Do We No Longer Know How Much Is Enough? by James North

James North

As baby boomers, many of us were admonished throughout our adolescent years and then as adults to plan and save for the future in order to be able to stand on our own two feet. I translated this to mean, if you are able, you must work hard and provide for your own future—your own security. That advice seemed quite sanguine and occasionally proved its worth by the things that happened to people around me that left them struggling, without enough. Nevertheless, for many, if not most of us, these admonitions often went unheeded, particularly in our adolescent years and sometimes into early adult life. So if the words, “live like there is no tomorrow”, or “live life to the fullest” spring from the past and are echoing inside your head about now, you know what I mean.

Despite these epic and often short-lived “devil-may-care” episodic attitudes, most of us baby boomers, and no doubt a good many Generation Xers, can recall the excitement of our first job. It was an opportunity. The money was usually “small potatoes” and getting it was frequently the result of a newspaper route, a part-time job at a local market, yard work for a neighbor or a summer job that involved more physical, backbreaking stuff. Still, we earned it and the feeling of entitlement to things we wanted were inextricably linked to those earnings. Putting in our share or buying it outright were the only ways we got the things we wanted. We were content, at least until we were struck by the desire to have something else. For me, having money I earned in my pocket created a sense of pride. It was to some extent, freedom. I earned it, so I’ll do as I please with it!

I reflect on those things and make the following observations because today in the developed world the concepts of having enough and what I call excess surplus (hoarding) have merged and are now conjoined with unwarranted expectation and a sense of entitlement—the belief that the things we want can be acquired with minimal work and sacrifice, or no work at all. This disturbing phenomenon has been evolving and observably on the rise for several decades. It now appears to be growing at a quickening pace—spreading a toxic cloud that is raining poison on our values, threatening to condemn mankind to a moribund state.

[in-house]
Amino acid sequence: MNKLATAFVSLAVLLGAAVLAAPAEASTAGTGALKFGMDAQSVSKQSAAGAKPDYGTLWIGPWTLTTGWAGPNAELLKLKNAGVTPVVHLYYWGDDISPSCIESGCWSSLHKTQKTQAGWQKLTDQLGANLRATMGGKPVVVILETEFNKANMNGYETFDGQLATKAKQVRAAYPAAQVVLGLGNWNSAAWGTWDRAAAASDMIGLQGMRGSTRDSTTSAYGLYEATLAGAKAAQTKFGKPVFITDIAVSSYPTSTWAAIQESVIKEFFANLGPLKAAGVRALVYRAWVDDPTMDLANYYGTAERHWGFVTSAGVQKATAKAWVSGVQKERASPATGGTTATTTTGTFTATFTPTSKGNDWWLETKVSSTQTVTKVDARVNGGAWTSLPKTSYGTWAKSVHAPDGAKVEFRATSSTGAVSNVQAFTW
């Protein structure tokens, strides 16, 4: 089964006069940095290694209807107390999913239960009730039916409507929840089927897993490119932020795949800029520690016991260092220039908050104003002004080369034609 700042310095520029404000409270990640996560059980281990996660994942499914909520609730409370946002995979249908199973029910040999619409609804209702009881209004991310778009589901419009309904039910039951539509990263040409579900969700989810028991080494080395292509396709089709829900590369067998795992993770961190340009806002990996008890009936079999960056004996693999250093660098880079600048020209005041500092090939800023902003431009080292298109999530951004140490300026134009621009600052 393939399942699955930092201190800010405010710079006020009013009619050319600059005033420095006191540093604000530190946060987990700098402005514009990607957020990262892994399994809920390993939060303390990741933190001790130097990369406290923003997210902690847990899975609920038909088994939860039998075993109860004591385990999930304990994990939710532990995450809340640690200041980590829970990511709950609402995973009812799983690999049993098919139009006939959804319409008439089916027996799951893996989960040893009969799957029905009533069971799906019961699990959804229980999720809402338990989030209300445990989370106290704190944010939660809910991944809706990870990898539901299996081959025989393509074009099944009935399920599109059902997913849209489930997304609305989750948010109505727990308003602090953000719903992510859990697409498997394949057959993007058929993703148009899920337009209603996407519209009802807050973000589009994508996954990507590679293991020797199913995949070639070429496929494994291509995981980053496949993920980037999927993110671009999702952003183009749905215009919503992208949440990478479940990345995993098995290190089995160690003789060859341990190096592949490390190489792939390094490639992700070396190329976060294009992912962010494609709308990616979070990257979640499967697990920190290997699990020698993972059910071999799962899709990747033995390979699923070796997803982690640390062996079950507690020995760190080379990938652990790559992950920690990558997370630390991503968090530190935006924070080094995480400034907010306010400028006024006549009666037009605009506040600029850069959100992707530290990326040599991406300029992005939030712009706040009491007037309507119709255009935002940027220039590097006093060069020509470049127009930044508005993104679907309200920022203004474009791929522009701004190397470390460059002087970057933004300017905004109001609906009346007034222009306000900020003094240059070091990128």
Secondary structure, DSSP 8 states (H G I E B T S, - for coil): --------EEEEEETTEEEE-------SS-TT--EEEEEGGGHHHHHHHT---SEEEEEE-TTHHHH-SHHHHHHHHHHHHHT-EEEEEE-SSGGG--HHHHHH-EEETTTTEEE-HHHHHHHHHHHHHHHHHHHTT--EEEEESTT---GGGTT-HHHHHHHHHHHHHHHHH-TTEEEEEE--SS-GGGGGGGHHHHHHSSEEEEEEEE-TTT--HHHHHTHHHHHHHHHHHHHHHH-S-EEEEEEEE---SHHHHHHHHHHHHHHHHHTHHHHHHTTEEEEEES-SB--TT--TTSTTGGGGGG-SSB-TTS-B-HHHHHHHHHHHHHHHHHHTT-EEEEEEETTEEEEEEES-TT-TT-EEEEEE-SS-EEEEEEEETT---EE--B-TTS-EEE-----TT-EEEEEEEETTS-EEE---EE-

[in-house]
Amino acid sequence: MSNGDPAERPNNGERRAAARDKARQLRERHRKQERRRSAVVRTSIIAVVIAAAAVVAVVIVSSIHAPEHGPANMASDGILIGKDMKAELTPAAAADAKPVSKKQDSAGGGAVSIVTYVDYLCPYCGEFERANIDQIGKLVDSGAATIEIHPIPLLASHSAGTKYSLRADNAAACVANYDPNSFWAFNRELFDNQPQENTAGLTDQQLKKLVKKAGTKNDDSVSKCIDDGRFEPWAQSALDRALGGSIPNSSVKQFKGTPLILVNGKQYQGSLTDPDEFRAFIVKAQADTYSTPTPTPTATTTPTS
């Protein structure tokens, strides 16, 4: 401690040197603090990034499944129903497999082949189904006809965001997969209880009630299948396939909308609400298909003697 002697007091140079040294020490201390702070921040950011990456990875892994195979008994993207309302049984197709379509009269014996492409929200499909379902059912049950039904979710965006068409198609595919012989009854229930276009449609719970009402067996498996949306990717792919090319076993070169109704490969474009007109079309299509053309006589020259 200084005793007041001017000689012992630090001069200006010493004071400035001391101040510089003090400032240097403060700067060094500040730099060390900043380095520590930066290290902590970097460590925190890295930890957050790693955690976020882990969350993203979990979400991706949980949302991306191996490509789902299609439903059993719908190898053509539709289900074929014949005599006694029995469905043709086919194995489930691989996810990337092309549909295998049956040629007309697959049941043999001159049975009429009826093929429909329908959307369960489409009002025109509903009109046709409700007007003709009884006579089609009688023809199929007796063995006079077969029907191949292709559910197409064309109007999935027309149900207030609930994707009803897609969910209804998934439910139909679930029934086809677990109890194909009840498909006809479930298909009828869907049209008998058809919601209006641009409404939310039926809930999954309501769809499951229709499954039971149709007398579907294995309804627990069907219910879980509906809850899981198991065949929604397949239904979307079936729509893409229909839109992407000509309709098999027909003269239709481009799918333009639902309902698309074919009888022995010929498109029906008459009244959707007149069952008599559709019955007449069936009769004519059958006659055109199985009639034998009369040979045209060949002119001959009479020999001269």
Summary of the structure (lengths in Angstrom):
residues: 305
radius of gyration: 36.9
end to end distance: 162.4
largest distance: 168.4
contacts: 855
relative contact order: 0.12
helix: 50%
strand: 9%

As we watch, we see the abandonment of important concepts and the blurring of lines between that which we as human beings have long judged as good or evil, honorable or dishonorable. We can find many examples of this skewing of distinction, particularly if we look at the way in which opportunity and opportunism have become all but synonymous in their interpretation and acceptance. Frightfully, the latter is now tolerated behavior. In fact, it is not only accepted, it is expected. It is seen at nearly every level of human interaction—within families, schools, universities, social circles, in the work place and increasingly among countries.

The question is, how do we put human beings and humanity back on a safer track and stop the world from descending into an abysmal place—a heartless, uncaring, greed-filled, unsympathetic and egregious place, without empathy and where everyone is bent on pursuing opportunism instead of working to create opportunity? In other words, how do we determine when enough is truly enough? How do we create a more stable and less aggression-filled world? To answer these question, I suggest we start with the person we see daily in the mirror. But to sustain any effort toward progress in mitigating the effects of opportunism and greed we should ask, “What am I doing to prepare those who must continue to make these changes?”

Can A Person Ever Change? by Swan Morrison

swan-morrisonI was employed as a mental health social worker for very many years. ‘Can people ever change?’ was a question I was sometimes asked. I never came to a definite conclusion about that. I have, however, observed a related phenomenon: I have seen lives turned around when individuals discover an activity that inspires them and for which they develop a passion. This might relate to a different career path or a spiritual calling. Alternatively it might be a new creative direction. The common feature lies in finding something that adds a new meaning to life—something that awakens previously untapped elements of a person’s true self.

I remember experiencing such an enthusiasm when I gave up a career as an engineer to work in mental health. I recall the feeling fading, however, after I accepted more senior positions and discovered, too late, that being a manager was not an extension of my previous role but a totally different one—one for which I was never suited. It was at this point that I began to write and discovered a pursuit that re-engaged with the person that I felt I was inside.

This was a theme in my first novel, Judgement Day, which saw a number of its characters escape the narrow constraints of their everyday lives to discover surprising new facets of their own personalities. I was heartened when this book gained the silver medal in the humour category of Dan Poynter’s Global Ebook Awards in 2016.